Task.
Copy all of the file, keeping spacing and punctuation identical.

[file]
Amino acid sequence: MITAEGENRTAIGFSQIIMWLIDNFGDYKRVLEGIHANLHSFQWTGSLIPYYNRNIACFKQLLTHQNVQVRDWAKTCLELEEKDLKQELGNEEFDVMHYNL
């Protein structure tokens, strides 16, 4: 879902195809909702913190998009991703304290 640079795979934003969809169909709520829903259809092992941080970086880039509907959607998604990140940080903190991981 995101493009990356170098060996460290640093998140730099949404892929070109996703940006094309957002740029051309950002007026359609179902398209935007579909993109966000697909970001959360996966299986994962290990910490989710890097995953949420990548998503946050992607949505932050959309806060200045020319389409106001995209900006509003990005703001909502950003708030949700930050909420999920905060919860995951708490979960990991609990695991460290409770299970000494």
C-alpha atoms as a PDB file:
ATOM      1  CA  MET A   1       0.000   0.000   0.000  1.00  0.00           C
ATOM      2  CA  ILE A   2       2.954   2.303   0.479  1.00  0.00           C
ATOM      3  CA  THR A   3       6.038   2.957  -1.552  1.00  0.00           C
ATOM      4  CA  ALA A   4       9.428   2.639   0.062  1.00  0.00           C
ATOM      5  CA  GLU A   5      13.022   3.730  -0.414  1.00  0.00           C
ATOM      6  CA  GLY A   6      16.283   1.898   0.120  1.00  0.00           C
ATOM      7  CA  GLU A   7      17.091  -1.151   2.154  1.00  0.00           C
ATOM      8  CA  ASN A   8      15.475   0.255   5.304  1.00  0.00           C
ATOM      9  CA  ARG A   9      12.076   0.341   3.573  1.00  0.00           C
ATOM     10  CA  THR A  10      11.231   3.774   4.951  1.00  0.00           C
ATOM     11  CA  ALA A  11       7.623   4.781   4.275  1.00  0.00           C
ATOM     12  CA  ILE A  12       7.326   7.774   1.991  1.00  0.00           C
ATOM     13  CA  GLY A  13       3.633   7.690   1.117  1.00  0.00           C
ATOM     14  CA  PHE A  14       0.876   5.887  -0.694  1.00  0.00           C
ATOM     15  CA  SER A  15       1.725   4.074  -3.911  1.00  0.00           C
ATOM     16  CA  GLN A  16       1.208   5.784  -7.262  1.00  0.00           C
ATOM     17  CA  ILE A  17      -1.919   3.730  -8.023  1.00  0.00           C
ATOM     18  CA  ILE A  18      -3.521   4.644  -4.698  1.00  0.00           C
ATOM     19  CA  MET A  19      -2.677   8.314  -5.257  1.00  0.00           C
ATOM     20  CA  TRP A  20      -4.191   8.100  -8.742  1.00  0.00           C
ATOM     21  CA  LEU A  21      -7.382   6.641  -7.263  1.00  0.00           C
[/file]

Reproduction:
Amino acid sequence: MITAEGENRTAIGFSQIIMWLIDNFGDYKRVLEGIHANLHSFQWTGSLIPYYNRNIACFKQLLTHQNVQVRDWAKTCLELEEKDLKQELGNEEFDVMHYNL
């Protein structure tokens, strides 16, 4: 879902195809909702913190998009991703304290 640079795979934003969809169909709520829903259809092992941080970086880039509907959607998604990140940080903190991981 995101493009990356170098060996460290640093998140730099949404892929070109996703940006094309957002740029051309950002007026359609179902398209935007579909993109966000697909970001959360996966299986994962290990910490989710890097995953949420990548998503946050992607949505932050959309806060200045020319389409106001995209900006509003990005703001909502950003708030949700930050909420999920905060919860995951708490979960990991609990695991460290409770299970000494």
C-alpha atoms as a PDB file:
ATOM      1  CA  MET A   1       0.000   0.000   0.000  1.00  0.00           C
ATOM      2  CA  ILE A   2       2.954   2.303   0.479  1.00  0.00           C
ATOM      3  CA  THR A   3       6.038   2.957  -1.552  1.00  0.00           C
ATOM      4  CA  ALA A   4       9.428   2.639   0.062  1.00  0.00           C
ATOM      5  CA  GLU A   5      13.022   3.730  -0.414  1.00  0.00           C
ATOM      6  CA  GLY A   6      16.283   1.898   0.120  1.00  0.00           C
ATOM      7  CA  GLU A   7      17.091  -1.151   2.154  1.00  0.00           C
ATOM      8  CA  ASN A   8      15.475   0.255   5.304  1.00  0.00           C
ATOM      9  CA  ARG A   9      12.076   0.341   3.573  1.00  0.00           C
ATOM     10  CA  THR A  10      11.231   3.774   4.951  1.00  0.00           C
ATOM     11  CA  ALA A  11       7.623   4.781   4.275  1.00  0.00           C
ATOM     12  CA  ILE A  12       7.326   7.774   1.991  1.00  0.00           C
ATOM     13  CA  GLY A  13       3.633   7.690   1.117  1.00  0.00           C
ATOM     14  CA  PHE A  14       0.876   5.887  -0.694  1.00  0.00           C
ATOM     15  CA  SER A  15       1.725   4.074  -3.911  1.00  0.00           C
ATOM     16  CA  GLN A  16       1.208   5.784  -7.262  1.00  0.00           C
ATOM     17  CA  ILE A  17      -1.919   3.730  -8.023  1.00  0.00           C
ATOM     18  CA  ILE A  18      -3.521   4.644  -4.698  1.00  0.00           C
ATOM     19  CA  MET A  19      -2.677   8.314  -5.257  1.00  0.00           C
ATOM     20  CA  TRP A  20      -4.191   8.100  -8.742  1.00  0.00           C
ATOM     21  CA  LEU A  21      -7.382   6.641  -7.263  1.00  0.00           C